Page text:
JM,

Epidemiology is not my area, so I can't say which societies are prone to metabolic disorders and which ones aren't. With 1.6 billion folks, I'm sure the total number of people in China w/metabolic disorders outnumbers ours. You should have a little bit of fun with this and do some research on the countries you listed. However, I agree with Duck about that being a slippery slope if you're trying to differentiate genetically superior folks from the inferior ones. It's much, much more practical to treat everyone while rewarding proactively healthy people with rebates and/or premium reductions.

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Avatar for user 'RegularChristian'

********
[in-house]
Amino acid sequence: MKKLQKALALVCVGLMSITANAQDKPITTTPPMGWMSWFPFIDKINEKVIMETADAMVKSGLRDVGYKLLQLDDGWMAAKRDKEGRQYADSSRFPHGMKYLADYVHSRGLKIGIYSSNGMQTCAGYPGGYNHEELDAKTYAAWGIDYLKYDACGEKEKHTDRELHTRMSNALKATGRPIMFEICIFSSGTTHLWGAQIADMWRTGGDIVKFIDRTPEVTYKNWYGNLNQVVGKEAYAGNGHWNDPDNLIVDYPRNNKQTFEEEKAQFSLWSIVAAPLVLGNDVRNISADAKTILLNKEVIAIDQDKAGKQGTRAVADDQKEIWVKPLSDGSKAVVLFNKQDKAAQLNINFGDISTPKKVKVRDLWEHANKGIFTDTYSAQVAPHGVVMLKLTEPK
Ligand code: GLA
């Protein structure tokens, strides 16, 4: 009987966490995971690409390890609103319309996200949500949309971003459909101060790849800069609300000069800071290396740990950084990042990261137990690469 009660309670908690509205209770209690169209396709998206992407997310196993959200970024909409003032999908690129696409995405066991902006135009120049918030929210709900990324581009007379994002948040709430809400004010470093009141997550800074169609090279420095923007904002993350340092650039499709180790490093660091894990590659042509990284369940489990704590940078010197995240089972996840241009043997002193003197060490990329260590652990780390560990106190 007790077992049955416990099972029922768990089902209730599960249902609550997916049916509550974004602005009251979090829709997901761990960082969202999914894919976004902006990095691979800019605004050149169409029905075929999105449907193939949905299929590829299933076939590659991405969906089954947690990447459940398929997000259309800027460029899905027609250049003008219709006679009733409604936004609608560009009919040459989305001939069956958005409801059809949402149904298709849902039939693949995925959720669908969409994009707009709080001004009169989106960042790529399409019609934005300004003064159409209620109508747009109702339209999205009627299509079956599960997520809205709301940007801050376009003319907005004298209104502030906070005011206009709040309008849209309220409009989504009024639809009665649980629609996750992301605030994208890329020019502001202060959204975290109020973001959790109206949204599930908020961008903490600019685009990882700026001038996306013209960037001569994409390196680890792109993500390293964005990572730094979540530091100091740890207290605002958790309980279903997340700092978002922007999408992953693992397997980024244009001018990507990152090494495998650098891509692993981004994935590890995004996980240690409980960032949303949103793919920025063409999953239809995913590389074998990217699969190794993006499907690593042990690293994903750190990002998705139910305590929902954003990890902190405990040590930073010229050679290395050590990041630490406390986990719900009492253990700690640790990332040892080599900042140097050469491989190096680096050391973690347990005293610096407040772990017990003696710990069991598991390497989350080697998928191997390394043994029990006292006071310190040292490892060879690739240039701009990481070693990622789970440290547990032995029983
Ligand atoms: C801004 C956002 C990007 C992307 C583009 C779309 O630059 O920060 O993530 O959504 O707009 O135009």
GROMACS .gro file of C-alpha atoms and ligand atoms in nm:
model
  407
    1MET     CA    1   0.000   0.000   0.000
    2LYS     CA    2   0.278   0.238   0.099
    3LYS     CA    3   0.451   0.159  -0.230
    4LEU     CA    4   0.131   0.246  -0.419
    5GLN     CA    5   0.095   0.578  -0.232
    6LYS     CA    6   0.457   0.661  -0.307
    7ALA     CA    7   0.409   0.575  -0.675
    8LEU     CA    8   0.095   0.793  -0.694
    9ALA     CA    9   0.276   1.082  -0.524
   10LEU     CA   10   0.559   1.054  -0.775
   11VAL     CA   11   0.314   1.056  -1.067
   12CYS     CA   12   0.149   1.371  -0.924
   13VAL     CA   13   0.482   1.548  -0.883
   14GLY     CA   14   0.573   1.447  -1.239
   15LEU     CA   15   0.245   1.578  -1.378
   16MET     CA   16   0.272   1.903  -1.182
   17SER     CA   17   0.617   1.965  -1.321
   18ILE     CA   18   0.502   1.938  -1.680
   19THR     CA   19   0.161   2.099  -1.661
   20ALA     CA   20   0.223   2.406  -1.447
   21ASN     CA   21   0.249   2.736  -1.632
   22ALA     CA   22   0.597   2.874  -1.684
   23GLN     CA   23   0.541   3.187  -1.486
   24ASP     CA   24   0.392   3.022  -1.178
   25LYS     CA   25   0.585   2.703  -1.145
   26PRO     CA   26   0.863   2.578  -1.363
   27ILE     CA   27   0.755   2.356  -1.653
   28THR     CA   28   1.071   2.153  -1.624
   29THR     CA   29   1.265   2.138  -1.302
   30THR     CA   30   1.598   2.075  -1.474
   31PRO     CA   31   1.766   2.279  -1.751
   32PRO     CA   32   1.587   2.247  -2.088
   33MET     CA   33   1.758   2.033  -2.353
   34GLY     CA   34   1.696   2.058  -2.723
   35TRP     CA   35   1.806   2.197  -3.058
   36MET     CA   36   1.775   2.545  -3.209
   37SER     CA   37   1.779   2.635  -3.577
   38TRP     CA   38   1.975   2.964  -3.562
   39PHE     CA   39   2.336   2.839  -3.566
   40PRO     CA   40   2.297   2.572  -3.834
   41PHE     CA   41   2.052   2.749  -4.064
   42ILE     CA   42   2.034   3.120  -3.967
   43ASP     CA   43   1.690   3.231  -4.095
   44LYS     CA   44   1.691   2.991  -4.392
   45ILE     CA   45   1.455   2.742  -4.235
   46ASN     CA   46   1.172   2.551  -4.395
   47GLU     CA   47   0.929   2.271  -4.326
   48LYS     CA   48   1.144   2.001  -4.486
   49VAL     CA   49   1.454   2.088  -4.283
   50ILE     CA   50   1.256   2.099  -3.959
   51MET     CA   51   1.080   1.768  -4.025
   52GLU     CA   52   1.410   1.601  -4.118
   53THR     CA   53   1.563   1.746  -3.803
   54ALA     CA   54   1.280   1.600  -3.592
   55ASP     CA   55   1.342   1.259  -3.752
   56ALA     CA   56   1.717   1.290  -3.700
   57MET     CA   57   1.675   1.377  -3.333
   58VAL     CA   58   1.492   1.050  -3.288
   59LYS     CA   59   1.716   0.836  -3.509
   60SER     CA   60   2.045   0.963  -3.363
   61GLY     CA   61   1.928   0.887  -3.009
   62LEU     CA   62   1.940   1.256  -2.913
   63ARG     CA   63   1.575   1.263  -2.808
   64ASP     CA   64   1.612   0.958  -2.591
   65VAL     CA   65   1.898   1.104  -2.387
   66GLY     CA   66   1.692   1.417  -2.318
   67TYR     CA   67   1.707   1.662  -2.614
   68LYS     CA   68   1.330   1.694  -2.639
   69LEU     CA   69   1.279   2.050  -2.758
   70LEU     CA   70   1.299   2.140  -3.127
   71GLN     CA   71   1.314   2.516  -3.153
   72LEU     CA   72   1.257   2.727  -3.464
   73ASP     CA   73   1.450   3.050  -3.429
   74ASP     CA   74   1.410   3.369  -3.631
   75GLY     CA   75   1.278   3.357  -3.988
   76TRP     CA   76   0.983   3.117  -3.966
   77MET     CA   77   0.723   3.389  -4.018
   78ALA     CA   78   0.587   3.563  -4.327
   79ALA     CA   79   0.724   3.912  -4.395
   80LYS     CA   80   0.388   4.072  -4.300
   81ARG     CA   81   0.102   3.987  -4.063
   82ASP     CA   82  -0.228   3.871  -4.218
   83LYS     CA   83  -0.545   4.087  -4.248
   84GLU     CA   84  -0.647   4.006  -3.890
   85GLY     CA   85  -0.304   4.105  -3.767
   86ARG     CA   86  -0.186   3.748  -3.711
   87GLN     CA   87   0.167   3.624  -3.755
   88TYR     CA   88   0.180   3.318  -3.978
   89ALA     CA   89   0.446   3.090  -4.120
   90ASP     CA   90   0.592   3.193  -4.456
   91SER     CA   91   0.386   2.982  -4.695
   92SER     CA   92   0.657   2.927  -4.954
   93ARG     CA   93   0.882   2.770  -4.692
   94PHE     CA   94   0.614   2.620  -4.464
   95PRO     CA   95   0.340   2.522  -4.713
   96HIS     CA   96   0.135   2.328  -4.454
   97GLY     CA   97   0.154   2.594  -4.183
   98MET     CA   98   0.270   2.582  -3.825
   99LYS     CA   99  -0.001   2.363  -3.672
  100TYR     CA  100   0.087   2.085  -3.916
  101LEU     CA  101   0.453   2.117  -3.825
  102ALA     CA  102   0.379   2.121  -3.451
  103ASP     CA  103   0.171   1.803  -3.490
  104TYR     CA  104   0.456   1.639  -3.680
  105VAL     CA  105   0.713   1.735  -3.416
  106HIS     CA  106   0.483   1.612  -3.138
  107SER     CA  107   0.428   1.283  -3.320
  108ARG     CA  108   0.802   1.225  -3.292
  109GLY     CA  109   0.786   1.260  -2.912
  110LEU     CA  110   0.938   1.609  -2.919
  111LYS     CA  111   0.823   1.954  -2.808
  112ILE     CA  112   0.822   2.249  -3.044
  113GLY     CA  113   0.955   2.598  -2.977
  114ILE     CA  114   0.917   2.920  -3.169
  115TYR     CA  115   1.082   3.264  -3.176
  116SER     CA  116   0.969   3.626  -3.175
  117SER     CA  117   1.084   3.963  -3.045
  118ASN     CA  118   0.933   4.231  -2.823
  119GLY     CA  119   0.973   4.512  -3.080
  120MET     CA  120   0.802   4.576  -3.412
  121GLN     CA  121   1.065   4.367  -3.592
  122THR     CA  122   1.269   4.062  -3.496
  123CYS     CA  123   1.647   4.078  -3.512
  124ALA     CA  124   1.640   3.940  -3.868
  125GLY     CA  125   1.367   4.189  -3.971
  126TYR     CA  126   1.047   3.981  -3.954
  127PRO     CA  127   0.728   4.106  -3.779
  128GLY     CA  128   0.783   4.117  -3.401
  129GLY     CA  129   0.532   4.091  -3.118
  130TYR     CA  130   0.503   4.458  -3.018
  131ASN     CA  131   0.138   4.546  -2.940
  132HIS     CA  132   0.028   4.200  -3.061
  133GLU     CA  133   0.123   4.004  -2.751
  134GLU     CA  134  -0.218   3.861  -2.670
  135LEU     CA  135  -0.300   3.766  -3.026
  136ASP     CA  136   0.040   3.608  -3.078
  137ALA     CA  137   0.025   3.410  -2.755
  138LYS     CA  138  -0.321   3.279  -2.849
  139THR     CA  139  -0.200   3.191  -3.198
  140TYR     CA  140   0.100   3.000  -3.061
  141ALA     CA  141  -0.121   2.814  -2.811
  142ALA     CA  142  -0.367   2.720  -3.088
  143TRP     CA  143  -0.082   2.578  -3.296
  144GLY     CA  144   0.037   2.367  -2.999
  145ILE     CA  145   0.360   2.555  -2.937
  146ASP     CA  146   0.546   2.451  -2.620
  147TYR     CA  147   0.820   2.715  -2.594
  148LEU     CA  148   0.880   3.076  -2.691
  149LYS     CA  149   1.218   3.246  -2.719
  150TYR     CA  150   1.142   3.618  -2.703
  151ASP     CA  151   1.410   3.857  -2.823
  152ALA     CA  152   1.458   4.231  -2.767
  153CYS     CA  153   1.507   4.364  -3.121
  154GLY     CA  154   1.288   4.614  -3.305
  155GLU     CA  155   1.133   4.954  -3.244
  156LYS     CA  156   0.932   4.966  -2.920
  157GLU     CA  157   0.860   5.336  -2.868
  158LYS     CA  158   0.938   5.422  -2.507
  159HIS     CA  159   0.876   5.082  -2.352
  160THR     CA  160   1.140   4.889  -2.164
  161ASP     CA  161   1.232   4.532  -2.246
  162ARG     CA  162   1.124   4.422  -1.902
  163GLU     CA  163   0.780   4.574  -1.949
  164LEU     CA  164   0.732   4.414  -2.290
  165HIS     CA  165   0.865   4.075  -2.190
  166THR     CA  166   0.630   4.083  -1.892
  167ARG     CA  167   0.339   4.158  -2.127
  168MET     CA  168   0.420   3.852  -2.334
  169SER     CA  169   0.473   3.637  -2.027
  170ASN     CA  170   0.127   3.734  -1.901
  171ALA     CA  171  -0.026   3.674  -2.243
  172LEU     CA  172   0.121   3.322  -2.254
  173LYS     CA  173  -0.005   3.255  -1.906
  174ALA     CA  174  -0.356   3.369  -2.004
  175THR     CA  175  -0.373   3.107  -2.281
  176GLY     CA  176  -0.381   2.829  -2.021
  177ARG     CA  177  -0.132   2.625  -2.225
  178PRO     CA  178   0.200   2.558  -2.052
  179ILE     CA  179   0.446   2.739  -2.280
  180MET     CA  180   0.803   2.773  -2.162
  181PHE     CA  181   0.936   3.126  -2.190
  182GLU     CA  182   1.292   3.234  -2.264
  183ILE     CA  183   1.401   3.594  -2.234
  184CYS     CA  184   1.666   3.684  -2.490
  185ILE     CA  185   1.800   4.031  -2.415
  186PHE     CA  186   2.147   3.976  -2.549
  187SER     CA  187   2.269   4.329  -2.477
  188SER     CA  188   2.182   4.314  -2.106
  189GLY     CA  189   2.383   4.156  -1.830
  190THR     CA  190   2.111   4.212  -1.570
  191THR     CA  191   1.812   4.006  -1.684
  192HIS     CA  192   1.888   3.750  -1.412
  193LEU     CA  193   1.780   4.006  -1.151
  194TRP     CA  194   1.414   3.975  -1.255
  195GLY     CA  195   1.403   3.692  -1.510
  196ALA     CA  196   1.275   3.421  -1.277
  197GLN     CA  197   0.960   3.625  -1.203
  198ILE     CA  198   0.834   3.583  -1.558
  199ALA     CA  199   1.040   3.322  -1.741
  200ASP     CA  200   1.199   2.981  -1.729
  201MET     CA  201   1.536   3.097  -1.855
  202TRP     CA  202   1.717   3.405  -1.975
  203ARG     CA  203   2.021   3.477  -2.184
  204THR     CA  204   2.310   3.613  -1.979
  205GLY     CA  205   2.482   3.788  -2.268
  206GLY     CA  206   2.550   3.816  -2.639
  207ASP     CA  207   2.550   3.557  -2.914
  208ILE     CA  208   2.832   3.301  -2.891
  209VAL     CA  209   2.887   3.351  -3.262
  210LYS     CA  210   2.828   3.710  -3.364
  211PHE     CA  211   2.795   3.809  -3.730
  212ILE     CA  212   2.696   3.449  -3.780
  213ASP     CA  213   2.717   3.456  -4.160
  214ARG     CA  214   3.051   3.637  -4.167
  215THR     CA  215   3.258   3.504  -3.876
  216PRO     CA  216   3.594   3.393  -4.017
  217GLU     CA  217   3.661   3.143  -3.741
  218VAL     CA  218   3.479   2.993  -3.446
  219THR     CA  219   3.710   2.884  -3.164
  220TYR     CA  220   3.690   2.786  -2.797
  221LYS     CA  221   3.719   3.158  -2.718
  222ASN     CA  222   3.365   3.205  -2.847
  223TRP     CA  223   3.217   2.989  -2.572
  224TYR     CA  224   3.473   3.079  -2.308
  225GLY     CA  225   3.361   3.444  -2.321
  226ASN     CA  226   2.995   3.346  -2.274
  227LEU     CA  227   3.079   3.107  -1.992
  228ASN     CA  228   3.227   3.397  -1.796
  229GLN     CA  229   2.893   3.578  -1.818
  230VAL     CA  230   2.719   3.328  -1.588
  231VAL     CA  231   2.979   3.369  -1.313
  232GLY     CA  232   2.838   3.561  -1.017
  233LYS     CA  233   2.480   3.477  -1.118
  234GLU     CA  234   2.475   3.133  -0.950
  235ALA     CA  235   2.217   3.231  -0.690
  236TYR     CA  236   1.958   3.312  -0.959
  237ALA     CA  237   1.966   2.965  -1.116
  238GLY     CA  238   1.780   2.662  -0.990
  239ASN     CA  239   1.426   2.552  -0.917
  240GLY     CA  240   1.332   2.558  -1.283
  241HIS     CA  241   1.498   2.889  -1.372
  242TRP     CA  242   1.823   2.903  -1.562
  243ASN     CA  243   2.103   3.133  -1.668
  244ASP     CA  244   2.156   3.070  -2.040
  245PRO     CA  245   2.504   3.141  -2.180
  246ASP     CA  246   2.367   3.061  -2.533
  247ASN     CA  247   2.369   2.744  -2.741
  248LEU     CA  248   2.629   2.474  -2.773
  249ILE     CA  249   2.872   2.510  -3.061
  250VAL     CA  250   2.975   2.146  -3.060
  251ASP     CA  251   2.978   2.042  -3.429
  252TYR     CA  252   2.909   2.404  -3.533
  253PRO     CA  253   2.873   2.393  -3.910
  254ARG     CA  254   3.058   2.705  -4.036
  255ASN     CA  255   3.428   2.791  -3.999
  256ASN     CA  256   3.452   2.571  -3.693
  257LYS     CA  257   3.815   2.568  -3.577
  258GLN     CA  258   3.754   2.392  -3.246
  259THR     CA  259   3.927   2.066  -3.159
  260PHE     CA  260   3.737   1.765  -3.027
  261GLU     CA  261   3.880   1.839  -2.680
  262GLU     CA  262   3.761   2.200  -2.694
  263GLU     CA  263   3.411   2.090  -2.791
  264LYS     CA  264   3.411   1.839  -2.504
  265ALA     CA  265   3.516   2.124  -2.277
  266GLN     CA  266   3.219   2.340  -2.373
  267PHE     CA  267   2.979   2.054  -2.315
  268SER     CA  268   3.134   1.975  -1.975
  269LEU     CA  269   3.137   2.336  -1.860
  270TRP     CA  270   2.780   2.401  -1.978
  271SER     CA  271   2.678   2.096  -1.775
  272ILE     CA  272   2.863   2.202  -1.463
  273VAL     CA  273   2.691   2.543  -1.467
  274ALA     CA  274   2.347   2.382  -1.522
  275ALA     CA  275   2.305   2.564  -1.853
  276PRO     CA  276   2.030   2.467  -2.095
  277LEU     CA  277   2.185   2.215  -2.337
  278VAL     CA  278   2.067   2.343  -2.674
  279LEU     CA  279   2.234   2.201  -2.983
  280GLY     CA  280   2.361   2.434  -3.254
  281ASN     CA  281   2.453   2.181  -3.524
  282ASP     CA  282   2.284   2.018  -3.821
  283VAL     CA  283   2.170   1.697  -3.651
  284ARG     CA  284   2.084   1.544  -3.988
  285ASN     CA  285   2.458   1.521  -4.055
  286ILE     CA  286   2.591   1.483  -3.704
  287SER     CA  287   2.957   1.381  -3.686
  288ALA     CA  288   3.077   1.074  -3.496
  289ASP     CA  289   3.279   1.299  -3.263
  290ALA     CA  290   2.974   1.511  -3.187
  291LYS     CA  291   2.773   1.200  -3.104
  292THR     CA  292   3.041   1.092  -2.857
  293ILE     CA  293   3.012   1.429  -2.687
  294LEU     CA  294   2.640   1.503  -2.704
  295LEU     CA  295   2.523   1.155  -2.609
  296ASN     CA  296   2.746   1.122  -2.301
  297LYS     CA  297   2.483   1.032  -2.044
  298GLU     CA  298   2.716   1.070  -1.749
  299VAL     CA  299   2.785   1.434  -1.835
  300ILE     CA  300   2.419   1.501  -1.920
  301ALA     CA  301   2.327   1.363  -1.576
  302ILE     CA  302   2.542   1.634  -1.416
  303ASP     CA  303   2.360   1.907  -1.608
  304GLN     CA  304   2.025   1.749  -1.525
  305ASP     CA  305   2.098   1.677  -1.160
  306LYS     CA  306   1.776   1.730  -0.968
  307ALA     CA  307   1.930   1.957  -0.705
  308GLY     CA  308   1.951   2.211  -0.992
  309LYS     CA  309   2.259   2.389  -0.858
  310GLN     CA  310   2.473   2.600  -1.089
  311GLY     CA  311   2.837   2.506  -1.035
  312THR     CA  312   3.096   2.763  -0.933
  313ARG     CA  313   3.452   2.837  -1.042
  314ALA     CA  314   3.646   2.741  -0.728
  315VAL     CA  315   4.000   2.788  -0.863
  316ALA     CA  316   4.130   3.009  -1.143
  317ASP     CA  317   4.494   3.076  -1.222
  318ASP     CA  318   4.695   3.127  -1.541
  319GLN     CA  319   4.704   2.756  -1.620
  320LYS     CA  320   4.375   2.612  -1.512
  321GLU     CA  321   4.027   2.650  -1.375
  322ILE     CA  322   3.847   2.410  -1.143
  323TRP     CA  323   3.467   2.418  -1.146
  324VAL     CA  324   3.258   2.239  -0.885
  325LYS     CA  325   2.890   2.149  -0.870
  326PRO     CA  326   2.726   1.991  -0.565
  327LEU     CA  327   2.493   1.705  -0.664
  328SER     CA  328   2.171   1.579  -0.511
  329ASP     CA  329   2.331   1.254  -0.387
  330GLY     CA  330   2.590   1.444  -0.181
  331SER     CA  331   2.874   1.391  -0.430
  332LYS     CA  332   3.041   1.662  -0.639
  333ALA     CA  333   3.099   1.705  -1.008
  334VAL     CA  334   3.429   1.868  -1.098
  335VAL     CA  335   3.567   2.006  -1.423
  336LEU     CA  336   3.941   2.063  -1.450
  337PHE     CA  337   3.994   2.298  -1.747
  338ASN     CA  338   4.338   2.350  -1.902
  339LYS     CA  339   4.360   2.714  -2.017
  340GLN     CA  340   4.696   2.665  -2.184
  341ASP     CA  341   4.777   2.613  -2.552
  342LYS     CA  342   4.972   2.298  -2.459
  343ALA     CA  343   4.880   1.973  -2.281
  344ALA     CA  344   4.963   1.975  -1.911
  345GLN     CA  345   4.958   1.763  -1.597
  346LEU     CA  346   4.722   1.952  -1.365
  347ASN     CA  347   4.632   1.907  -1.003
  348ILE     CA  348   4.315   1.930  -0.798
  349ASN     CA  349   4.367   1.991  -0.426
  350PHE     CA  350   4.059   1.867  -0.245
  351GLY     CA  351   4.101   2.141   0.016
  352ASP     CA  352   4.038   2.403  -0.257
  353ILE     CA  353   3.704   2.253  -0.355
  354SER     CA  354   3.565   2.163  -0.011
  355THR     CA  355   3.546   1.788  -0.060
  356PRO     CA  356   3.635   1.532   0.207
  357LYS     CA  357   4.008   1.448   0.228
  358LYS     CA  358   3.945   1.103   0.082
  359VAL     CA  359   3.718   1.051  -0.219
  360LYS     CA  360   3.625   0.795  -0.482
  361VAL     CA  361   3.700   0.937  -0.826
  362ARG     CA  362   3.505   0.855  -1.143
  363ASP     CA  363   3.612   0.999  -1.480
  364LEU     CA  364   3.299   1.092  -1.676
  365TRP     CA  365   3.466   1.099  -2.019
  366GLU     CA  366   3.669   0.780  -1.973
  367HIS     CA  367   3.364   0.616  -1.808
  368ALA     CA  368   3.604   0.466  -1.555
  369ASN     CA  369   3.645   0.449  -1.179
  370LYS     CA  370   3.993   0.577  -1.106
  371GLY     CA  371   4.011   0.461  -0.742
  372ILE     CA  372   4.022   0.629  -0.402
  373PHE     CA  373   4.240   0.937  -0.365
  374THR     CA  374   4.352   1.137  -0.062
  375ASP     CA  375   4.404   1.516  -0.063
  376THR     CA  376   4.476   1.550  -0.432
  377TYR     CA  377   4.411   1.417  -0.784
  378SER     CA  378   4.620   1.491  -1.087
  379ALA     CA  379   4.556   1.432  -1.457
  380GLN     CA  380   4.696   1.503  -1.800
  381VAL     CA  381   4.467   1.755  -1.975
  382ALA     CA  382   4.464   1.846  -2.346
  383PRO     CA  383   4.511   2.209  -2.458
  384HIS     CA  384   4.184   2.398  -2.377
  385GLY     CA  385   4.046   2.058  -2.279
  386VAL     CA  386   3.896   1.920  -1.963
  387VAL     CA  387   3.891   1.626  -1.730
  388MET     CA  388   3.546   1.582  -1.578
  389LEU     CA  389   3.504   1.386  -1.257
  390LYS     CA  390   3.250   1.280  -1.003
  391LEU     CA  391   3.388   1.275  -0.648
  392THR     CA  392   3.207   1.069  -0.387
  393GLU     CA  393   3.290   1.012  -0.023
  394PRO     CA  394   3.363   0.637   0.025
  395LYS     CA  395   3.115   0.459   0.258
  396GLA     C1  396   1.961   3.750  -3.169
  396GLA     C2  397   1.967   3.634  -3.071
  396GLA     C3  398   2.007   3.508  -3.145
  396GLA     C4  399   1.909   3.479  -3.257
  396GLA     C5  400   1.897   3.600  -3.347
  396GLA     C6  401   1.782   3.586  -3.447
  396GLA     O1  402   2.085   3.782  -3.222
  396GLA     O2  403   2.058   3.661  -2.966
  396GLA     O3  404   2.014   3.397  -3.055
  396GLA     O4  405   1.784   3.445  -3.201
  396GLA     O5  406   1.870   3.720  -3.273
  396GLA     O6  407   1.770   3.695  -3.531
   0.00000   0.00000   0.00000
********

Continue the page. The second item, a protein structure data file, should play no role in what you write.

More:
RegularChristian | March 27, 2014 at 9:44 a.m. ― 4 months ago

AMF1948: I suggest you keep copies of everything you submit. It sounds like you're doing everything correctly but the insurance company is dropping the ball. Get used to it. They do that a lot. I'm sure if you have a paper trail of what you doing in the end it will be good. So sorry you're having head aches.

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Avatar for user 'JeanMarc'

JeanMarc | March 27, 2014 at 10 a.m. ― 4 months ago

My entire point is that people here are fat because they eat like pigs. It is not genetic. I have been to Japan and China, I did not see any fat people. I can't remember seeing even one.

People need to stop stuffing their face and chugging down sodas. If your body uses 1800 calories a day and you eat 1800 calories a day, you will not gain weight. The laws of conservation of mass make it impossible.